All you need to know regarding the housing market in Toronto, Canada and abroad.
This week in Toronto: Blue-collar communities in the 905 area code feel the affordability crunch, housing starts decline and Ontario is urged not to follow BC's lead.
Elsewhere: Predictions of change and pain for Canada's housing market, the United States needs better housing policies and how the refugee crisis is remaking Europe.
The 905 feels the heat from Toronto’s hot housing market (Toronto Star)
The search for affordability in the Toronto region's hyper housing market is changing the character of some traditionally blue-collar communities in the 905 area code around the city, according to one of Canada's biggest real estate brokers.
Toronto was an exception, with the seasonally adjusted rate dropping to 30,232 units from 40,406 units in August -- mainly as a result of fewer apartment starts. Canada's most populous city helped pull down Ontario's overall activity to 67,426 housing starts in September, from 70,262 units in August. Several smaller Ontario cities also recorded but others showed gains.
Ontario urged not to follow BC's lead to tackle housing issues (The Globe and Mail)
The Ontario government needs to focus on the supply side of housing to tackle affordability issues in the Greater Toronto Area while steering clear of taxing foreign buyers, says Tim Hudak, the Ontario Real Estate Association’s incoming chief executive officer.
Travellers looking for a bargain find their way to this property “in the heart of downtown Toronto” via online lodging site Airbnb, where host “Silvana” offers 12 units starting at $34 for a “simple room with a single bed” to $100 a night for a room with two double beds.
Canada’s finance department projects home sales could fall as much as 8 per cent in the first year after new housing regulations are implemented, before rebounding, based on an analysis using historical data.
Canada's housing markets: Well, that was fun (The Globe)
The federal government’s new tax and other measures, unveiled this week, follow heightened angst over the state of the Vancouver and Toronto markets, and a Globe and Mail investigation into the flipping of properties in the Vancouver area.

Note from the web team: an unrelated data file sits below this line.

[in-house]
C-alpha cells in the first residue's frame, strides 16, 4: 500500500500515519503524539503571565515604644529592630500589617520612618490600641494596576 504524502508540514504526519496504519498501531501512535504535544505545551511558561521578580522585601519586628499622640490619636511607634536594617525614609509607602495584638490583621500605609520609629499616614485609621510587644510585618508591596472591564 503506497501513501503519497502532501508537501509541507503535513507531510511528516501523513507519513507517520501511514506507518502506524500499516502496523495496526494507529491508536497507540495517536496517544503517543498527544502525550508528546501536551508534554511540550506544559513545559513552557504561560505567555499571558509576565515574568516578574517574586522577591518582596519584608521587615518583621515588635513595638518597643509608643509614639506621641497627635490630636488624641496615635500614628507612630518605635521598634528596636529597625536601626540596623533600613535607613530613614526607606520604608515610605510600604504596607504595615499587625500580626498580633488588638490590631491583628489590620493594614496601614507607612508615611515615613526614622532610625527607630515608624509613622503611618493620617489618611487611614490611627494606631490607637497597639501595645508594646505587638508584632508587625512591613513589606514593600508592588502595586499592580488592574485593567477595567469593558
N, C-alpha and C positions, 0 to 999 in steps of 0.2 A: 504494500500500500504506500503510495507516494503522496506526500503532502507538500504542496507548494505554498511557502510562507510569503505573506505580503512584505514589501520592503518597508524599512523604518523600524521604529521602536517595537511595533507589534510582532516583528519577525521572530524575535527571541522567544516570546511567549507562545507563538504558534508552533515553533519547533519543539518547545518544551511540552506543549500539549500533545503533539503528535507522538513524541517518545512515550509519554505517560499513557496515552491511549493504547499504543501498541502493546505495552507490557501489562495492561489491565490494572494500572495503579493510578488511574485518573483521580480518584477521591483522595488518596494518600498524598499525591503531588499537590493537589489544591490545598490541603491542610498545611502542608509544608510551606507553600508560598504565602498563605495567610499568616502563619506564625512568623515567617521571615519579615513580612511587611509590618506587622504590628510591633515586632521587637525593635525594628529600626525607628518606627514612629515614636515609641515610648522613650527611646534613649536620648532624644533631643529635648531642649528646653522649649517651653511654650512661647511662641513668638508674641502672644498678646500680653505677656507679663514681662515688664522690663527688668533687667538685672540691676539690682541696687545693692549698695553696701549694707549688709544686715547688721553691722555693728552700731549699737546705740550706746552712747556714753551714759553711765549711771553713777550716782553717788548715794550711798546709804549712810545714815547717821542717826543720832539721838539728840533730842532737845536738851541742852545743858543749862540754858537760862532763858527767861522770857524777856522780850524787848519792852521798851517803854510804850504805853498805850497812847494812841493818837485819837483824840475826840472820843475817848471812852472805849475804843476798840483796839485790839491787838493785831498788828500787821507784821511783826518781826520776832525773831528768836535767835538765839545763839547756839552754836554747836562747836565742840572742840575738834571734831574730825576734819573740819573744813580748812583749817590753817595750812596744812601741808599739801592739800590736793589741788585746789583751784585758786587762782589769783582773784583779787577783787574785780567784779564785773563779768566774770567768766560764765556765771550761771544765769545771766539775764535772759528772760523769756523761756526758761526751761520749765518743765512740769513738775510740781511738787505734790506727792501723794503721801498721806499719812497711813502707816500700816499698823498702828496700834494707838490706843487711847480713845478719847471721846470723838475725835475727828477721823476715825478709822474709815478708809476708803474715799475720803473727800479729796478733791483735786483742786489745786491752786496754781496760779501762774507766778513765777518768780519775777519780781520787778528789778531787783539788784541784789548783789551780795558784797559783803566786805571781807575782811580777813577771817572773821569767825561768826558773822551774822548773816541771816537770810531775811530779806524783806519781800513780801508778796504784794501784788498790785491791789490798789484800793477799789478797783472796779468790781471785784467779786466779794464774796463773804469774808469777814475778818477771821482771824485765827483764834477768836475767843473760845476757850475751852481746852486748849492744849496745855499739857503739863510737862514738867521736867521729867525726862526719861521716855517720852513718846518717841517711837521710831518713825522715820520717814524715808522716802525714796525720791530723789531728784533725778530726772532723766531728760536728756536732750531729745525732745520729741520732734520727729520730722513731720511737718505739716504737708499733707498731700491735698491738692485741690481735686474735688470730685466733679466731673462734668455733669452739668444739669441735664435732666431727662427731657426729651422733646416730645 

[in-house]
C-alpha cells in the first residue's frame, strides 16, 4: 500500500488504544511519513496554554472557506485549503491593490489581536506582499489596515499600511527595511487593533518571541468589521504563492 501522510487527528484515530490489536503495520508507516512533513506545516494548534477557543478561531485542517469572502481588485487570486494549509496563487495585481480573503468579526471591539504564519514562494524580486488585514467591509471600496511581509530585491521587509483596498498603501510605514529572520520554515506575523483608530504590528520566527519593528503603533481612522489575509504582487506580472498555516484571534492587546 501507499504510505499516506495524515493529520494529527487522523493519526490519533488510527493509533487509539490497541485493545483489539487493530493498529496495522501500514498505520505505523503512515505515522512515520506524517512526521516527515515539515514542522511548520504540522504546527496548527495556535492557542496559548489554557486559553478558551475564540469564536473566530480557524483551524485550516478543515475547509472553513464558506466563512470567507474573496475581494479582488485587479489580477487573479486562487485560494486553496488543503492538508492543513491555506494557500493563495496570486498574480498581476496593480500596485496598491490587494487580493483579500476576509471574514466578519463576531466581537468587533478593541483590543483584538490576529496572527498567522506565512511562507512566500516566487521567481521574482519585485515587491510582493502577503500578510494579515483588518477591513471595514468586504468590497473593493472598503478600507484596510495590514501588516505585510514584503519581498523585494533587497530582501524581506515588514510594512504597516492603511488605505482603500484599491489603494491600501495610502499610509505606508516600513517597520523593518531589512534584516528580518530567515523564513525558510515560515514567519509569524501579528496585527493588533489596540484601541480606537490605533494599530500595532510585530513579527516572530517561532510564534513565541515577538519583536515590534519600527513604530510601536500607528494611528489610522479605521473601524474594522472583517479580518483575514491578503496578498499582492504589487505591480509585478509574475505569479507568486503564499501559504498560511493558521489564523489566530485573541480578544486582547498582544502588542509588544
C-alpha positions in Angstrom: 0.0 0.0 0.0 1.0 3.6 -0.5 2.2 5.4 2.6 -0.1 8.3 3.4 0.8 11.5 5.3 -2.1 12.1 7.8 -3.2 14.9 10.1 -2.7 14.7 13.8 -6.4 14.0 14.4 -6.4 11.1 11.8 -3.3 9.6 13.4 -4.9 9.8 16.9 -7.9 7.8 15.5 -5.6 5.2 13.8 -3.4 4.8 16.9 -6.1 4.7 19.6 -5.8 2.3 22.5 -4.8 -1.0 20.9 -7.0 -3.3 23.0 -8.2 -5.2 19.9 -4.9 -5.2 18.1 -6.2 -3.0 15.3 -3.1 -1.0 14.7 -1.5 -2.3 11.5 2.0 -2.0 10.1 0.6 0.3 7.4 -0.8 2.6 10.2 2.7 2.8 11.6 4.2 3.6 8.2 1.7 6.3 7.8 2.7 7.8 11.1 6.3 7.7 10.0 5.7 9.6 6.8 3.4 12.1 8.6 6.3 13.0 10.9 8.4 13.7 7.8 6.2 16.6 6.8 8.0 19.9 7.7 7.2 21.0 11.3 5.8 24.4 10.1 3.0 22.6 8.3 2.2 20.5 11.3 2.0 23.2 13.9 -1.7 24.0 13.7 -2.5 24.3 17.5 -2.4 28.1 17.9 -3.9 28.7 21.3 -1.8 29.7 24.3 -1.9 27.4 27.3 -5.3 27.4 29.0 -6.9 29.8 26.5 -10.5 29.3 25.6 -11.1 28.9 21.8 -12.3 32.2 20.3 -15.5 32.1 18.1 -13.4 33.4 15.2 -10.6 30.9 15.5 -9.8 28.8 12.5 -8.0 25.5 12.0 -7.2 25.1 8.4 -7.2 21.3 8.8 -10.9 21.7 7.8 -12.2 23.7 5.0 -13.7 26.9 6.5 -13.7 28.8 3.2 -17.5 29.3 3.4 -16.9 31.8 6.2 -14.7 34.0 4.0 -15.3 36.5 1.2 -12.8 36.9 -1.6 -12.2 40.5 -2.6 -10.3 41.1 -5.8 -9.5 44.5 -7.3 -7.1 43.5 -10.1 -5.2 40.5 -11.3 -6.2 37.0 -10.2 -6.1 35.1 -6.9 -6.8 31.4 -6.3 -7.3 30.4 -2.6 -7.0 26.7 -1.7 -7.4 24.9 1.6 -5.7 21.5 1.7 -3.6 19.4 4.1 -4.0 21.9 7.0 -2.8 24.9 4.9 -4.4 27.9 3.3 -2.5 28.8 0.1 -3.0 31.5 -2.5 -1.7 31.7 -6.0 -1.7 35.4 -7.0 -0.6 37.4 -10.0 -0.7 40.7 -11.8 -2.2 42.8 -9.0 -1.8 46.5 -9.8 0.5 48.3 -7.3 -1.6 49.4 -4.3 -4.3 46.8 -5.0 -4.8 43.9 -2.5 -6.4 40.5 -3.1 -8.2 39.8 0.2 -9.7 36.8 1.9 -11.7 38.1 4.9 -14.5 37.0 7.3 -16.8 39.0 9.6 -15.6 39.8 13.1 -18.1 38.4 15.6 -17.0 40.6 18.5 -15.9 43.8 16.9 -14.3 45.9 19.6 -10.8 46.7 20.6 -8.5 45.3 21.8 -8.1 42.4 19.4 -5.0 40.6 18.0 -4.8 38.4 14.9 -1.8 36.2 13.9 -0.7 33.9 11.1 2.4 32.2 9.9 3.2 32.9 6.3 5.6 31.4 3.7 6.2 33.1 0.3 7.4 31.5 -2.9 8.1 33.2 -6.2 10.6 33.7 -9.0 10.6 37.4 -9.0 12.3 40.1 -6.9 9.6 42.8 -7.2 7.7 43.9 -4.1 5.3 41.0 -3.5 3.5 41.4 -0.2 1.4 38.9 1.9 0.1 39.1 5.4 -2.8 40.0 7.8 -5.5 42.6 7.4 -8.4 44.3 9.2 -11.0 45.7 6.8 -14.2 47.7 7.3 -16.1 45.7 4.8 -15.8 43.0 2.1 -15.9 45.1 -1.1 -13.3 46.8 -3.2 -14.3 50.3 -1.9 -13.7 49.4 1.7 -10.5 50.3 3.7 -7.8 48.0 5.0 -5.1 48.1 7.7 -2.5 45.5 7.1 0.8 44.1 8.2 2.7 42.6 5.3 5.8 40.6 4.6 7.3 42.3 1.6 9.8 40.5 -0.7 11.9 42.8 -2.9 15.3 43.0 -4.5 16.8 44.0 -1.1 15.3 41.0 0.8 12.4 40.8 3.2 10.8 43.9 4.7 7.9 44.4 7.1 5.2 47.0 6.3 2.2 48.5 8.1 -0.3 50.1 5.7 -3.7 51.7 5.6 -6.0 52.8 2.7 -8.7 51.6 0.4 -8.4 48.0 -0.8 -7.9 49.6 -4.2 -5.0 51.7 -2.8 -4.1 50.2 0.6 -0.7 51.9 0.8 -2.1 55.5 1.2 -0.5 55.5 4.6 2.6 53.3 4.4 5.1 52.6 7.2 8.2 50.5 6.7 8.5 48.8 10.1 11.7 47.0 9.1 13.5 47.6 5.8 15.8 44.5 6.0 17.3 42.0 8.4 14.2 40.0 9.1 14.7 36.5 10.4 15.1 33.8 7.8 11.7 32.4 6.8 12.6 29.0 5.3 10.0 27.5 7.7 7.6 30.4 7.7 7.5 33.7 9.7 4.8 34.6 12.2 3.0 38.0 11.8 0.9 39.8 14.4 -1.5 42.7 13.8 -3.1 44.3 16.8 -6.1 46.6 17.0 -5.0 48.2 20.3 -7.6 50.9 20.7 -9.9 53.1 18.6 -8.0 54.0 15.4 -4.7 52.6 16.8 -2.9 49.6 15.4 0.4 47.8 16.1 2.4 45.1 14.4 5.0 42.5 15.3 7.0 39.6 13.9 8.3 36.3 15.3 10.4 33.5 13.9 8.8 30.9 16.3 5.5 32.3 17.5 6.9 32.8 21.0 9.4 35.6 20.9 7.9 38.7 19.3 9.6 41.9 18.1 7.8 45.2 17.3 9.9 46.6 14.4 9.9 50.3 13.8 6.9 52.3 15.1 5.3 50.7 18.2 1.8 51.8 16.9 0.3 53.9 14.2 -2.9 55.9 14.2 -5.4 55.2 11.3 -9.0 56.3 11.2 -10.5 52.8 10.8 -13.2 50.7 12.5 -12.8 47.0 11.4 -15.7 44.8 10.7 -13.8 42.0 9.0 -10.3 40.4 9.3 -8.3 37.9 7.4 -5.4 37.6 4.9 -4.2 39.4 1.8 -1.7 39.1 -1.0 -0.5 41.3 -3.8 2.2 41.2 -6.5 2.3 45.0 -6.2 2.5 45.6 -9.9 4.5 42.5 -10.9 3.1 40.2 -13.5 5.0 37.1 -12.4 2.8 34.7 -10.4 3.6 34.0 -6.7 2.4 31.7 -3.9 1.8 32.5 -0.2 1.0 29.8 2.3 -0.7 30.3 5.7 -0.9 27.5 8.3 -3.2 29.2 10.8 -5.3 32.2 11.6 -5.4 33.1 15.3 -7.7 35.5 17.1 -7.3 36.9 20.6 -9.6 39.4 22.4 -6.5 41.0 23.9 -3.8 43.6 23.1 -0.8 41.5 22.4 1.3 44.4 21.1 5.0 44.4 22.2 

Earlier this month Canada’s Finance Minister Bill Morneau unleashed a three-pronged attack on the housing bubble in Canada. These measures are substantial. If successful, they will improve tax fairness, introduce risk-sharing for lenders and restrain runaway house price inflation in Toronto and Vancouver. But significant collateral damage seems inevitable as these changes strike at the heart of the factors that are driving the housing industry.
The “final hurrah” of Vancouver’s home prices? (Money Sense)
One contributing factor to the slower sales pace in Vancouver was the Government of British Columbia’s new 15% property transfer surtax on foreign nationals and foreign-controlled corporations, introduced early in the third quarter. But even with the slower pace of sales, prices have yet to drop. In fact, the west coast city actually led the country in year-over-year appreciation with home prices increasing by 30.6% in the third quarter.
Better housing policy could save us all money. Why are we ignoring it? (Washington Post)
Today, nearly 20 million renter households qualify for federal rental assistance, but only one in four receives it. There is simply not enough money appropriated by Congress to cover everyone who qualifies for rental assistance. In contrast, all qualified homeowners filing an itemized tax return receive the mortgage interest deduction, regardless of their income. The United States needs a more balanced housing policy that invests equally in homeownership and rental housing.
Brooklyn Councilman Robert Cornegy and Bronx Councilman Ritchie Torres, co-chairs of the BLAC, penned a letter to NYCHA Chairwoman Shola Olatoye requesting she weigh rechristening eight or more complexes currently bearing the appellation of a historical figure who possessed slaves or facilitated the slave trade. The pair in particular recommended the housing authority follow the U.S. Treasury Department’s example, and rename the Bronx’s Andrew Jackson Houses the Harriet Tubman Houses.
Charlotte, once a cotton mill town, now a major financial hub, has always been adept at reinvention. It’s been equally adept at burying its past. Uptown skyscrapers, luxury apartments and construction cranes testify to prosperity. You’d never know that this town was once part of the Confederacy, that slaves made up 40 percent of the population at the start of the Civil War. And unless you happen upon a historic marker, you’d be unaware that Brooklyn was once the heart of black Charlotte, a city within a city, like its New York namesake.